Author's Note: I'm not sure I know how to write about freedom, but in "Postcard from The Smoke" (i.e. London) I try to remember being young and not yet grateful for it. I've spent much of the last two weeks looking at photographs, prose, and poetry that came out of a visit to China in 1992. "T'ai Chi with the Finches" isn't about freedom, but it is about a very different country from ours as it tussles with its beliefs and its values.
Postcard from The Smoke
Of my first six months as a refugee, I recall almost nothing. I was six. I did not feel grateful. I did not feel free. Instead, mostly what I remember was how cold London was, and how small our rooms were, and how foreign I was made to feel—and if the coming of summer cheered me, and acquiring our own house reconciled me, there followed a second winter: and I did not feel grateful. I did not feel free.
I was given, I recall, a pet, a hamster. Poor thing.
The house came with a coal scuttle, bigger than I was, which for an English winter seemed not big enough. It did not, since the laws had changed, and London, sick of its smogs, was going smokeless, come with coal. It came with a residue of coal, called coke.
So that still, when I hear the word coke, I picture neither a drug nor a soft drink, but a small, soft animal, whom I neglected, who so hated his cage he escaped and he escaped, out into the yard, into the pitch dark of the coal scuttle. Until one day I found him crushed by a great coke rubble—which glittered a little in the late light, for its blacks were streaked with pallor.
How, I thought, as I lifted it off of him, could this have weight enough to kill him?
Unless perhaps he wished it to, burrowing and scrabbling to be pinned?
I am grateful, now. I know, now, how much worse it would have felt, to grow up in the cage that other country was, for the likes of me.
There's not much left in me of who I was back then, at six and at seven, neither of memory nor of misery—barely enough, I would have thought, to make a poem—but look, I scrawl and I scratch a bit, and how, once I get it rolling, their weight still batters!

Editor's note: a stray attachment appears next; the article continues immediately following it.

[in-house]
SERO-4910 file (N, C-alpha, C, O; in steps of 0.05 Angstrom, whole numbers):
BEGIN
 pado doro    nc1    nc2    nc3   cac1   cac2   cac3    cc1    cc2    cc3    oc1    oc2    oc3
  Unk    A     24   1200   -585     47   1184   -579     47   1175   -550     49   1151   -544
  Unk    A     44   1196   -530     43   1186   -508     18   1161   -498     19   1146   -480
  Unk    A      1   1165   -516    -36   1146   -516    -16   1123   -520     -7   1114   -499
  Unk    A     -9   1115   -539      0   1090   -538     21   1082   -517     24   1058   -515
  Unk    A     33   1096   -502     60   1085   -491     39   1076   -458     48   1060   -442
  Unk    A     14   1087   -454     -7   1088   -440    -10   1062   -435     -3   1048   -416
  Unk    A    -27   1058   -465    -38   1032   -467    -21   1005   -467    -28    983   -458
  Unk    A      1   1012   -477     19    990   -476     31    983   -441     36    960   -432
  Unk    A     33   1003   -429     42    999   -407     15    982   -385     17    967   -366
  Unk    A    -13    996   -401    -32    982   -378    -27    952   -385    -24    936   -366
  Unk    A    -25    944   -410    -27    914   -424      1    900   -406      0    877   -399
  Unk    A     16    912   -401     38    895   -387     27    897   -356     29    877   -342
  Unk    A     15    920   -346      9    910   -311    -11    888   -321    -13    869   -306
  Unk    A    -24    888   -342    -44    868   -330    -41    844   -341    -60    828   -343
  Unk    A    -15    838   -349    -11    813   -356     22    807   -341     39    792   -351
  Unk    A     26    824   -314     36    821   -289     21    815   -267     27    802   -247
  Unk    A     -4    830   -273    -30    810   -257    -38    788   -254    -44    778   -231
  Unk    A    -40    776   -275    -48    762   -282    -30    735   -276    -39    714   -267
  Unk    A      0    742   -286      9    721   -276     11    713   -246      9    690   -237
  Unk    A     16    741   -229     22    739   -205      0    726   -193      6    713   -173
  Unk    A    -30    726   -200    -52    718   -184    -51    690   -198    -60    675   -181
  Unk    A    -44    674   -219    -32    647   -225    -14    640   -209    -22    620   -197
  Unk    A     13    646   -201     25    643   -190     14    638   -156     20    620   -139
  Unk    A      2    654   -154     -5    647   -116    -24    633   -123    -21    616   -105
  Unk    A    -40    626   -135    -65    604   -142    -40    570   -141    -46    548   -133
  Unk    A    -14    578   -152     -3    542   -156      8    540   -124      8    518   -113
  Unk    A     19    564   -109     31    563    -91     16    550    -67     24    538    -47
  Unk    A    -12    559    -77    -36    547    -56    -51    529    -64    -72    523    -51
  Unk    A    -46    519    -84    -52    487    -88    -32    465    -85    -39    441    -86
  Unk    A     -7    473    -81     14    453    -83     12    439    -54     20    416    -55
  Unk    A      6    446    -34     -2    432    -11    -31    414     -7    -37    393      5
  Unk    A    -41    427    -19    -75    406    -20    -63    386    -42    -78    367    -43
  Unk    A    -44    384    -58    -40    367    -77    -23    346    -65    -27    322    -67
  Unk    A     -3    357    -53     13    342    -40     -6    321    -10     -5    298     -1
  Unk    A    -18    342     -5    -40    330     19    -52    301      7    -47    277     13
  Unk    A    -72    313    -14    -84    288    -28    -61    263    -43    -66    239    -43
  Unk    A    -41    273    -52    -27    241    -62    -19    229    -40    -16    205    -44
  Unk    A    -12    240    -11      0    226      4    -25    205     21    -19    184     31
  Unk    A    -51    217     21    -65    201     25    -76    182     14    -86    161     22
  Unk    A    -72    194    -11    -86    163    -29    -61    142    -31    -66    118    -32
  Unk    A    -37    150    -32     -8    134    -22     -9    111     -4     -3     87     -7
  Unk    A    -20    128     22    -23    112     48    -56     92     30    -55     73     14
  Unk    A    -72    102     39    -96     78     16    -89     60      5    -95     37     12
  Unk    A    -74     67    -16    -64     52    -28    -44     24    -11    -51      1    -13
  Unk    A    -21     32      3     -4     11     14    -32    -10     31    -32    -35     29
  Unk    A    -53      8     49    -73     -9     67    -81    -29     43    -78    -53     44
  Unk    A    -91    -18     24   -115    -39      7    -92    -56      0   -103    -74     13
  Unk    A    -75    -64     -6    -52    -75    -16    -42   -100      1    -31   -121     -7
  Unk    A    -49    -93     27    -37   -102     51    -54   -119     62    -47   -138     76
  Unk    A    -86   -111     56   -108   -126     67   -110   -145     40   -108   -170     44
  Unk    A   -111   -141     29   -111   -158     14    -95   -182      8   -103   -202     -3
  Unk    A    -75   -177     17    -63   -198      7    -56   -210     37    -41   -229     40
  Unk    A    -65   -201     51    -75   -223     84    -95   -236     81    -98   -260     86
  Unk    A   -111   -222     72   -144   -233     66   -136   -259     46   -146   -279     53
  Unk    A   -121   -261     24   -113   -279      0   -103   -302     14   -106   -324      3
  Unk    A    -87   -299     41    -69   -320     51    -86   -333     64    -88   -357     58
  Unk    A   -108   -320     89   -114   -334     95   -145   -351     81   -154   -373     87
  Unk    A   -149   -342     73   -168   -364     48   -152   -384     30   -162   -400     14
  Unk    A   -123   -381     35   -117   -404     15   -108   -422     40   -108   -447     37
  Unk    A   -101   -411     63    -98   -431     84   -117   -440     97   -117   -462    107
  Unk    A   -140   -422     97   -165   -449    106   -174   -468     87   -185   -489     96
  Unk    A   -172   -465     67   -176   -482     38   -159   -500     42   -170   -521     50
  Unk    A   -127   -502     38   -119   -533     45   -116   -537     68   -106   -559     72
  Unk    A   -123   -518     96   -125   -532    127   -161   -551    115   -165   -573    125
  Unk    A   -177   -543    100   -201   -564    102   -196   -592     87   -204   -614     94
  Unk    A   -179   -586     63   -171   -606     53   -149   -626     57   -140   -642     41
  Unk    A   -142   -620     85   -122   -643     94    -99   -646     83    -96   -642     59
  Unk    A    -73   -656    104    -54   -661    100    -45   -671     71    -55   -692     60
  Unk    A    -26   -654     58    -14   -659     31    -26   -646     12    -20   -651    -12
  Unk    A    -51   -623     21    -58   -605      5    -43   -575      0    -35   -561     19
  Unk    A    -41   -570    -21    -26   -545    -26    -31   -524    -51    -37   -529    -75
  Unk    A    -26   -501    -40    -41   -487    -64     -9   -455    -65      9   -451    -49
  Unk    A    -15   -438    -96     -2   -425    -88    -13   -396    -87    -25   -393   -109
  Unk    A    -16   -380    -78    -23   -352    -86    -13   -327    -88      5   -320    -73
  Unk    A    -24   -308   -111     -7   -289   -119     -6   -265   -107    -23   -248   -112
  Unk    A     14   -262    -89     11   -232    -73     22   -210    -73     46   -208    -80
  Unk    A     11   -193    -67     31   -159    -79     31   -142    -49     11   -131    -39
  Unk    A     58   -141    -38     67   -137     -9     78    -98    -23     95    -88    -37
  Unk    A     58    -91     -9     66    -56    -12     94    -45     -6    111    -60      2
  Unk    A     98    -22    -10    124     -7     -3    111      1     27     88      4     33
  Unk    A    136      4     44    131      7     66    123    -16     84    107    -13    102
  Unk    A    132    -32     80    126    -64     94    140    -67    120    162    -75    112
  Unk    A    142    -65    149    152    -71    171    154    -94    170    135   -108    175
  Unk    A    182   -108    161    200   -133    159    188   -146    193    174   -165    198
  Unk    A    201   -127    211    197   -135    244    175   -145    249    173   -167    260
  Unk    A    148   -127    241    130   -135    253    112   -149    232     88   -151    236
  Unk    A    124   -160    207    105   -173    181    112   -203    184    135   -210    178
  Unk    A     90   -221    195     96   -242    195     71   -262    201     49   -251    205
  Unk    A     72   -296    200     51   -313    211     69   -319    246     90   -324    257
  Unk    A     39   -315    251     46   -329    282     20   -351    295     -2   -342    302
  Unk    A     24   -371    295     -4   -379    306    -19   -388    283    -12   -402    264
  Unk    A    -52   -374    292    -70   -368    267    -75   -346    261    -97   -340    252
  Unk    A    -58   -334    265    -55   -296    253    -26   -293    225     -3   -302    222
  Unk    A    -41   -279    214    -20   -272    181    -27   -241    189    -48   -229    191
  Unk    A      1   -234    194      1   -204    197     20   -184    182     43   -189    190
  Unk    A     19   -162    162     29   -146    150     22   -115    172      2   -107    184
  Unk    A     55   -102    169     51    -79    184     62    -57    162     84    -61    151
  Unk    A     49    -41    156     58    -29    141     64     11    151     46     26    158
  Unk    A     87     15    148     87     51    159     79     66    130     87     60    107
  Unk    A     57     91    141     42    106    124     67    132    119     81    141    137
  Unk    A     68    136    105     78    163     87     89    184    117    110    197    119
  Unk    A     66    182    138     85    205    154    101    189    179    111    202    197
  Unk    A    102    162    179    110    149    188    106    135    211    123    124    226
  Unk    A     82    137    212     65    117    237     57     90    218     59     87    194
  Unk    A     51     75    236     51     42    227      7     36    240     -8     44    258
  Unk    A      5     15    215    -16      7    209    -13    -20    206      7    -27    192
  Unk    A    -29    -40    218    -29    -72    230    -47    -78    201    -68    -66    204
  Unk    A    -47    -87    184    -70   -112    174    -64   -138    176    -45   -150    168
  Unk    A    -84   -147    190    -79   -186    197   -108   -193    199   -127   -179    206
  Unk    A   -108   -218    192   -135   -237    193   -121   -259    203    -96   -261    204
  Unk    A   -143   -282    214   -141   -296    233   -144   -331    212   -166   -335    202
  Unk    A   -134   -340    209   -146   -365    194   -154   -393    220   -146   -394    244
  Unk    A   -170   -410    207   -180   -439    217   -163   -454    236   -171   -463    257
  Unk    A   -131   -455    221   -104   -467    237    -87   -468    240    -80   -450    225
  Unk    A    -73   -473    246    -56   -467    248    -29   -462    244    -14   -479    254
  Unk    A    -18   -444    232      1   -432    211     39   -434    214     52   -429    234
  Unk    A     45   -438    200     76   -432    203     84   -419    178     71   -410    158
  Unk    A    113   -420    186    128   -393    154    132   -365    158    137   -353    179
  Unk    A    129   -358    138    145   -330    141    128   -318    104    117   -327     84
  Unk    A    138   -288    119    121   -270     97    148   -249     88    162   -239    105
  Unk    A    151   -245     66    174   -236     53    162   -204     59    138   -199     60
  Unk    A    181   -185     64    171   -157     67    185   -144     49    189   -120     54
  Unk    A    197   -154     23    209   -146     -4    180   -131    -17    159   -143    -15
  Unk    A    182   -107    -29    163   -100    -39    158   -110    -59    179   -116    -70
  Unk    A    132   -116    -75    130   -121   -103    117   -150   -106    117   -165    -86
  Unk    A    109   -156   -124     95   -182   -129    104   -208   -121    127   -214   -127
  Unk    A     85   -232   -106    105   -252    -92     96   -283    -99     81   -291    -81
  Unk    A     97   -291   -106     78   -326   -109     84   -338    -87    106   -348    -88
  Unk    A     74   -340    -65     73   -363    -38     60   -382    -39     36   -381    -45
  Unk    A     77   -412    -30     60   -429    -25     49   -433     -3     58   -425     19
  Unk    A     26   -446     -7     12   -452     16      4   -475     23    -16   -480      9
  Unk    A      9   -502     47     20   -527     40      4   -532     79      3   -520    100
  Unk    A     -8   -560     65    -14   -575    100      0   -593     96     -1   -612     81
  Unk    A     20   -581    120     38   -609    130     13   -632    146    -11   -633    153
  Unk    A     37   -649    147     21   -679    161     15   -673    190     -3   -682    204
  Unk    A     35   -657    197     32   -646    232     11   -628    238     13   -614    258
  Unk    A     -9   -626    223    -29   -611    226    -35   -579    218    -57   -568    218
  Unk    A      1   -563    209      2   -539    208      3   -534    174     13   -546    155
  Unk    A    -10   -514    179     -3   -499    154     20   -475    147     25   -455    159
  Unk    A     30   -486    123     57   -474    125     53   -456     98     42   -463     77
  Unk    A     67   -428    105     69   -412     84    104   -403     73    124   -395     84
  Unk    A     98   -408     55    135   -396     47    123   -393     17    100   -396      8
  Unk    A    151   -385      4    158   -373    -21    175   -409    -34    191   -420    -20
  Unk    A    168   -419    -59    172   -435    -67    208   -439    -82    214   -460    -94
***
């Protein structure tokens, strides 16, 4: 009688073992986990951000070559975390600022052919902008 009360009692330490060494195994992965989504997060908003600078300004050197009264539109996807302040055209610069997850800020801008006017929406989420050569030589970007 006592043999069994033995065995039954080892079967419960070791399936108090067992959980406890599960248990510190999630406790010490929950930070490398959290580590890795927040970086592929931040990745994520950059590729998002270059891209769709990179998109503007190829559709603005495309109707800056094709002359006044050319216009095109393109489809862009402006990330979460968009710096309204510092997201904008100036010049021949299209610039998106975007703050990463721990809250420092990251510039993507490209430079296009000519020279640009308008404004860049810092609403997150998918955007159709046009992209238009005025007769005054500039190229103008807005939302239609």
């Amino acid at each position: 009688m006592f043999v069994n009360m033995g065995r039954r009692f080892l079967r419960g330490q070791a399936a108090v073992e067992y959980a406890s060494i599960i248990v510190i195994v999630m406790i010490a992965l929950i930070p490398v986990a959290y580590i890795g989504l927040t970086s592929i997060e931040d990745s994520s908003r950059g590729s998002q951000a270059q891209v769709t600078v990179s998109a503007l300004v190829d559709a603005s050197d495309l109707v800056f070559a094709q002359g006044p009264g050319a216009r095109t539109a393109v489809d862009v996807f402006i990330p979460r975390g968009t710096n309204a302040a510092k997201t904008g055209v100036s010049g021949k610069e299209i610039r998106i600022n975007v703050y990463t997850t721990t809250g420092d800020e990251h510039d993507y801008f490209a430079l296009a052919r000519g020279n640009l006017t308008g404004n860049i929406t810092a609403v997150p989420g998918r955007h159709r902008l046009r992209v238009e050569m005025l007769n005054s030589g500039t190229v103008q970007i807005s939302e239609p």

Photo credit: Derek Kannemeyer
Temple of Heaven, June 1992
At first sight, they’re as alike as birds. Not in their features—for the people of new China are as distinguishable to an American eye as any humans— it's more in how they come at us. In white shirts, dark slacks—the standard markings; each bowing a brass brown head; each swinging at the same slight angle, lightly away from him, like careful groceries, two bamboo cages. Soon, the pair will pick out a dapple of ground. The finches, dangled from a branch, will tune their radio. The men, with an immensely contained belligerence, will bob, spin, breathe, and smite the air. From dawn till dark we see them, in parks or some paved cranny: the citizens of Beijing at their t'ai chi— rinsing, for an hour of grace, their lives of fret. Mao had the songbirds who gorged on the crops drummed up from the bushes and slain. Once they lay dead in their millions, it transpired that what in fact they had fed on was the insects that ravaged the crops. Finches are the Number One Pet now. Without recrimination or alarm, they singsong away as a nation pivots and wheels, to tilt at shadows. All week we’ll see and hear them, carving their measured slices out of the open-necked June air.
First published, in very different form, in Stone Bridge Cafe.
©2022 Derek Kannemeyer
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